Kyudo Notebook: Tenouchi Research

I finally looked up the issues of Kyudo that have the pictures from the previous post. Actually there’s another set of photos in the May, 2007 issue that I’ll try to post later. All of the photos are of the tenouchi of participants at a seminar for teachers at the 6-dan and 7-dan level, first at kai, then hanare, then zanshin. I assume they were all kyoushi but I’m not certain. The photos are just given as is, under the heading “Tenouchi Kenkyuu,” with no commentary, so I think the idea is look at the third photo in each sequence (zanshin) and then try to figure out how they ended up that way. Maybe real experts could look at the first photo (kai) and predict what they’ll look like at zanshin, but that’s beyond me! The first way should still be very useful, though. Note that you have to consider not just the shape of the hand but the way it’s being used: where the forces are being applied and how that connects to the bow and the rest of the body. A good challenge.

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4 Responses to Kyudo Notebook: Tenouchi Research

  1. cor-san says:

    Unless I’m very much mistaken, I don’t see any pictures. Or do I misinterpret your sentence “Actually there’s another …. that I’ll post later.”? I’ve read it as “I have posted this set, and another set will follow later”, but I may very much be mistaken…

    Or my browser is malfunctioning of course…. that happened before.

  2. karamatsu says:

    Hello! The first to sets should appear at the bottom of the previous post. If not, then something may be wrong. I have them as links to the original sources, so it’s always possible that there’s a problem getting to those sites. It looks like I will have to photograph and upload the third set, from May, on my own at some point.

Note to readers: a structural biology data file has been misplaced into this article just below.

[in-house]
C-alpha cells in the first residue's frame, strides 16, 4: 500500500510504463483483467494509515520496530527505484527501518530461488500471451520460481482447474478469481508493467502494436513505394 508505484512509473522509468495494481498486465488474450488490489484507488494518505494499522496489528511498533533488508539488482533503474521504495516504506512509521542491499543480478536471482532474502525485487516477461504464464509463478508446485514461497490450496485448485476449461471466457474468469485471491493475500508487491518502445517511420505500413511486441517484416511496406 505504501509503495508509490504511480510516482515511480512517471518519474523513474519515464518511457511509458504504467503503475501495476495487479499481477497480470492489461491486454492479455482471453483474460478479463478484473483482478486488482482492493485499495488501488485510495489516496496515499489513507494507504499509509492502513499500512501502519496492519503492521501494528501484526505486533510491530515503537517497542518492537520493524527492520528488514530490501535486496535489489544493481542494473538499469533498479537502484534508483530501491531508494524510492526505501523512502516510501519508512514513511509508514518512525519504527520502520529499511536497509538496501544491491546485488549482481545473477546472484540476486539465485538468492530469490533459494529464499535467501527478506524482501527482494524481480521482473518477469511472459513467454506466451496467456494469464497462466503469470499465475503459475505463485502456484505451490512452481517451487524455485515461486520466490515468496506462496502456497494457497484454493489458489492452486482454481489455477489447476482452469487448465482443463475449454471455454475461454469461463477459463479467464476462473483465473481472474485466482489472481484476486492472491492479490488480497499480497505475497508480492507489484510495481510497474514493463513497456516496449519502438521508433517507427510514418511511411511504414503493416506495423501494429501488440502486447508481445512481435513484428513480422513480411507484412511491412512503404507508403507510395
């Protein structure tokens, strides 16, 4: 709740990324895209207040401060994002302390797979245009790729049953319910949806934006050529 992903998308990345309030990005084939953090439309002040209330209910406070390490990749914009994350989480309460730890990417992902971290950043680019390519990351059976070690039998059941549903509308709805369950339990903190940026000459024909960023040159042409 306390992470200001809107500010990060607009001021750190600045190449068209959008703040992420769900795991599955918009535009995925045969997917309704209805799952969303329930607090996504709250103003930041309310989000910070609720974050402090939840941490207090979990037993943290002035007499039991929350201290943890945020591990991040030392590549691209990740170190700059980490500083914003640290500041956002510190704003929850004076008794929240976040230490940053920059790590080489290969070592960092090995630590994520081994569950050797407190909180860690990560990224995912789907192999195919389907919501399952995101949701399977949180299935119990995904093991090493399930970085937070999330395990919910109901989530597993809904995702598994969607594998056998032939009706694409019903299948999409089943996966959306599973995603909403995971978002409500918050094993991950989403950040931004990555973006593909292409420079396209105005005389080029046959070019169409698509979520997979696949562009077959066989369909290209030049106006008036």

3. cor-san says:

    Ah… that is why the link to the previous post was in there. It is my mistake, I read the link to the previous post as just that: a link, not a referral and invitation to revisit the previous post.

    If all these people are 6th and 7th dan, I am surprised that their tenouchi differ in such broad manner; and I am almost lead to believe there is not one tenouchi that can be called “the one and only to emulate”. On the other hand (pun not intended): every hand is built differently (bone and muscle structures) so why would a tenouchi not be as unique as a fingerprint?

  4. karamatsu says:

    Yes, one of the teachers at a town near here is missing two fingers on his left hand, so his tenouchi is definitely unique, yet still effective. Sometimes when we have tutorials with visiting hanshi they make very small adjustments to the form of someone’s hand, but most of the time they try to work with a person’s mind, and the way they are applying force. It’s both enjoyable and frustrating that there should be so many variables.

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